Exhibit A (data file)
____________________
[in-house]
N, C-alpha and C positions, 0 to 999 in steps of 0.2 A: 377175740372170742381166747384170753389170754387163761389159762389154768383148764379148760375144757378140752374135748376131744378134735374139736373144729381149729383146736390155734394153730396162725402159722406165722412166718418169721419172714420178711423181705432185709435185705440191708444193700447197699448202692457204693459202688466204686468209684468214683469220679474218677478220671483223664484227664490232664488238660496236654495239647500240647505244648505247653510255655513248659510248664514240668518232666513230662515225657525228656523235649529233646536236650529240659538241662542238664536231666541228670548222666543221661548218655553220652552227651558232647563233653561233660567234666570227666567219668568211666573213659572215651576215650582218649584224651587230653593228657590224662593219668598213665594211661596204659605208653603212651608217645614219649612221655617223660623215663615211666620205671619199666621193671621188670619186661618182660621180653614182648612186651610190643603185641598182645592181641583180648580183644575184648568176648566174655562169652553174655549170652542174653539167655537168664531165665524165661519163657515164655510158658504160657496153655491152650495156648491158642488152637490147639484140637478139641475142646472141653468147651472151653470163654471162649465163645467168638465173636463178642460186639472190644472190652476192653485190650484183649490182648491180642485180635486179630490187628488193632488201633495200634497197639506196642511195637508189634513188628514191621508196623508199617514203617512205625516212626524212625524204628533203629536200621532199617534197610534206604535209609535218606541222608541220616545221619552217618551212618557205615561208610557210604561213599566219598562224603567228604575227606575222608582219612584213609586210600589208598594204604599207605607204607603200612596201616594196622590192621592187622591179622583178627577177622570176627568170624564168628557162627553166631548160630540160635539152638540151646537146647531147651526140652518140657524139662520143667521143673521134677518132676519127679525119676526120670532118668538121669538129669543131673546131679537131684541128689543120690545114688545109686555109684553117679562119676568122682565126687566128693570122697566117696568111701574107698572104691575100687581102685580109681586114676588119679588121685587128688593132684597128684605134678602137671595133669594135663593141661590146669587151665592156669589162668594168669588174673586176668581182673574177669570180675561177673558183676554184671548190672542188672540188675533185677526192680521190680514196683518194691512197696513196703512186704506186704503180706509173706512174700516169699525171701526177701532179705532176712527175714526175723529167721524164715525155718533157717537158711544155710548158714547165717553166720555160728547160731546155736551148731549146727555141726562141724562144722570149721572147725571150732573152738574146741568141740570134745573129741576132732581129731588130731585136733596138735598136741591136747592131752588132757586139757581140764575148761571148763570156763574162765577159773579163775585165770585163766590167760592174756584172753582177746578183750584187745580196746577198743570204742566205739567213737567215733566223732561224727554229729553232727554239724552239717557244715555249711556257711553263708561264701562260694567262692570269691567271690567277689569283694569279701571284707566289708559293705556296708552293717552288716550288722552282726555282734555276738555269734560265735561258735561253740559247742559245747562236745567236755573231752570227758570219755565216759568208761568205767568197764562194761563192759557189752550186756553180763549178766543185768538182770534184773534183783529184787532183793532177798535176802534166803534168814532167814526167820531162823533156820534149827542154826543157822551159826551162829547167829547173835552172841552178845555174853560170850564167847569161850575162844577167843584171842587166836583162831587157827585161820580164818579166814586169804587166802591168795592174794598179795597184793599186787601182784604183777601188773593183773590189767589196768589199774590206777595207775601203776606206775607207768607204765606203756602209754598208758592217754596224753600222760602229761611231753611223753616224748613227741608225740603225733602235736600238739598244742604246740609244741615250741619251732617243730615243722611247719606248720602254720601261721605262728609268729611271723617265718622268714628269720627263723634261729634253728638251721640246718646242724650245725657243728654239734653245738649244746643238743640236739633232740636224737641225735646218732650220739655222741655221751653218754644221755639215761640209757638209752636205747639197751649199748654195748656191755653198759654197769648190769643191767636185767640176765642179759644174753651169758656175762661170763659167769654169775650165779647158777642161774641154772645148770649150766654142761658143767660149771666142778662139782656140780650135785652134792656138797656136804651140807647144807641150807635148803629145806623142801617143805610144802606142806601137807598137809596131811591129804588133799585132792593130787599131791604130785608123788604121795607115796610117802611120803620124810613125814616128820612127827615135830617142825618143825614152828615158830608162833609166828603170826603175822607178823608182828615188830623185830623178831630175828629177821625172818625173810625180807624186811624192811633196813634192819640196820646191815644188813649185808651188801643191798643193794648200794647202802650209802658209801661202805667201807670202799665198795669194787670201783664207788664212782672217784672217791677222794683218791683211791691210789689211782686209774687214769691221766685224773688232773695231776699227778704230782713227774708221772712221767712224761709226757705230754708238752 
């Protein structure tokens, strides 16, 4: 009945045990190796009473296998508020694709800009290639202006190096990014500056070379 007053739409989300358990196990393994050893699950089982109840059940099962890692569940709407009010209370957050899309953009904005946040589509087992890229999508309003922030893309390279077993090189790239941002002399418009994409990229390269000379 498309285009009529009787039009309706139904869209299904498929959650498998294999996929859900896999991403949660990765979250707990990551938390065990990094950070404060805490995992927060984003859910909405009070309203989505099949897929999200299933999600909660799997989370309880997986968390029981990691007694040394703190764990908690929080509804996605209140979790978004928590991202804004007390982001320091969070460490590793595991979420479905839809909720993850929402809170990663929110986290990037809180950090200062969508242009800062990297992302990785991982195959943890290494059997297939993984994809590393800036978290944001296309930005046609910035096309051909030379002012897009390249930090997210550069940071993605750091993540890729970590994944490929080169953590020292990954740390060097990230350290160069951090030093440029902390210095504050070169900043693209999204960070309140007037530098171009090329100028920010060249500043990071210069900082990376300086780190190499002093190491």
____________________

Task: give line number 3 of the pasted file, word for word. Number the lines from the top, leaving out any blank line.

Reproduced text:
């Protein structure tokens, strides 16, 4: 009945045990190796009473296998508020694709800009290639202006190096990014500056070379 007053739409989300358990196990393994050893699950089982109840059940099962890692569940709407009010209370957050899309953009904005946040589509087992890229999508309003922030893309390279077993090189790239941002002399418009994409990229390269000379 498309285009009529009787039009309706139904869209299904498929959650498998294999996929859900896999991403949660990765979250707990990551938390065990990094950070404060805490995992927060984003859910909405009070309203989505099949897929999200299933999600909660799997989370309880997986968390029981990691007694040394703190764990908690929080509804996605209140979790978004928590991202804004007390982001320091969070460490590793595991979420479905839809909720993850929402809170990663929110986290990037809180950090200062969508242009800062990297992302990785991982195959943890290494059997297939993984994809590393800036978290944001296309930005046609910035096309051909030379002012897009390249930090997210550069940071993605750091993540890729970590994944490929080169953590020292990954740390060097990230350290160069951090030093440029902390210095504050070169900043693209999204960070309140007037530098171009090329100028920010060249500043990071210069900082990376300086780190190499002093190491």